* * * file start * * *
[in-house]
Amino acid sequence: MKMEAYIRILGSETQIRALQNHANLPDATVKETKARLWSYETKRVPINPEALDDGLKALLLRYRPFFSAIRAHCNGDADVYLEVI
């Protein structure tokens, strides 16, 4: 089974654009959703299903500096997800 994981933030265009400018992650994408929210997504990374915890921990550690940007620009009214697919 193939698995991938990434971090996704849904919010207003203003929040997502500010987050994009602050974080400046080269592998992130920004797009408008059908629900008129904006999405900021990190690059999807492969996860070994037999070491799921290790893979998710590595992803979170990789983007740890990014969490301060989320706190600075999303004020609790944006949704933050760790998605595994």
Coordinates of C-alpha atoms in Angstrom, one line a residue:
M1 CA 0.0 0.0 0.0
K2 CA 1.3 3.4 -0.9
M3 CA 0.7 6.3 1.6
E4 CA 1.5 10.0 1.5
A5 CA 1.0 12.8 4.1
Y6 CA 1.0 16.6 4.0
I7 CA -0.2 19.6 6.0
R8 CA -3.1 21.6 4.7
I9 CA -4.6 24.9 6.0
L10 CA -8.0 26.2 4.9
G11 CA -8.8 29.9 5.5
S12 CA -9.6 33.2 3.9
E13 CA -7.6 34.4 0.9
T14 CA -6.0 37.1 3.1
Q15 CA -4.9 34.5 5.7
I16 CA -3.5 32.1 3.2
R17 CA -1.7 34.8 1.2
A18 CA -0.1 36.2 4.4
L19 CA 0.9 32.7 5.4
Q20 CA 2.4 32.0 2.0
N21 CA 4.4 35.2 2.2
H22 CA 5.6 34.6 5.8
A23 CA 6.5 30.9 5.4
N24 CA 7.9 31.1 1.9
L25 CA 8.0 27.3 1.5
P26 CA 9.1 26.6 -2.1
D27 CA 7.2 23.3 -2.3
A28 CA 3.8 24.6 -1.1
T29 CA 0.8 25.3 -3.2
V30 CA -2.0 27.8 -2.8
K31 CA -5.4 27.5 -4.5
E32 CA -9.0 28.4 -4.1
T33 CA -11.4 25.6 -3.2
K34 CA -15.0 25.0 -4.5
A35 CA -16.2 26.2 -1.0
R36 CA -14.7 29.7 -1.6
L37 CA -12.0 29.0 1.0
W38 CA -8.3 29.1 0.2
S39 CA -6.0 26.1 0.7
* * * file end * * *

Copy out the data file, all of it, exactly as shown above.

[in-house]
Amino acid sequence: MKMEAYIRILGSETQIRALQNHANLPDATVKETKARLWSYETKRVPINPEALDDGLKALLLRYRPFFSAIRAHCNGDADVYLEVI
């Protein structure tokens, strides 16, 4: 089974654009959703299903500096997800 994981933030265009400018992650994408929210997504990374915890921990550690940007620009009214697919 193939698995991938990434971090996704849904919010207003203003929040997502500010987050994009602050974080400046080269592998992130920004797009408008059908629900008129904006999405900021990190690059999807492969996860070994037999070491799921290790893979998710590595992803979170990789983007740890990014969490301060989320706190600075999303004020609790944006949704933050760790998605595994």
Coordinates of C-alpha atoms in Angstrom, one line a residue:
M1 CA 0.0 0.0 0.0
K2 CA 1.3 3.4 -0.9
M3 CA 0.7 6.3 1.6
E4 CA 1.5 10.0 1.5
A5 CA 1.0 12.8 4.1
Y6 CA 1.0 16.6 4.0
I7 CA -0.2 19.6 6.0
R8 CA -3.1 21.6 4.7
I9 CA -4.6 24.9 6.0
L10 CA -8.0 26.2 4.9
G11 CA -8.8 29.9 5.5
S12 CA -9.6 33.2 3.9
E13 CA -7.6 34.4 0.9
T14 CA -6.0 37.1 3.1
Q15 CA -4.9 34.5 5.7
I16 CA -3.5 32.1 3.2
R17 CA -1.7 34.8 1.2
A18 CA -0.1 36.2 4.4
L19 CA 0.9 32.7 5.4
Q20 CA 2.4 32.0 2.0
N21 CA 4.4 35.2 2.2
H22 CA 5.6 34.6 5.8
A23 CA 6.5 30.9 5.4
N24 CA 7.9 31.1 1.9
L25 CA 8.0 27.3 1.5
P26 CA 9.1 26.6 -2.1
D27 CA 7.2 23.3 -2.3
A28 CA 3.8 24.6 -1.1
T29 CA 0.8 25.3 -3.2
V30 CA -2.0 27.8 -2.8
K31 CA -5.4 27.5 -4.5
E32 CA -9.0 28.4 -4.1
T33 CA -11.4 25.6 -3.2
K34 CA -15.0 25.0 -4.5
A35 CA -16.2 26.2 -1.0
R36 CA -14.7 29.7 -1.6
L37 CA -12.0 29.0 1.0
W38 CA -8.3 29.1 0.2
S39 CA -6.0 26.1 0.7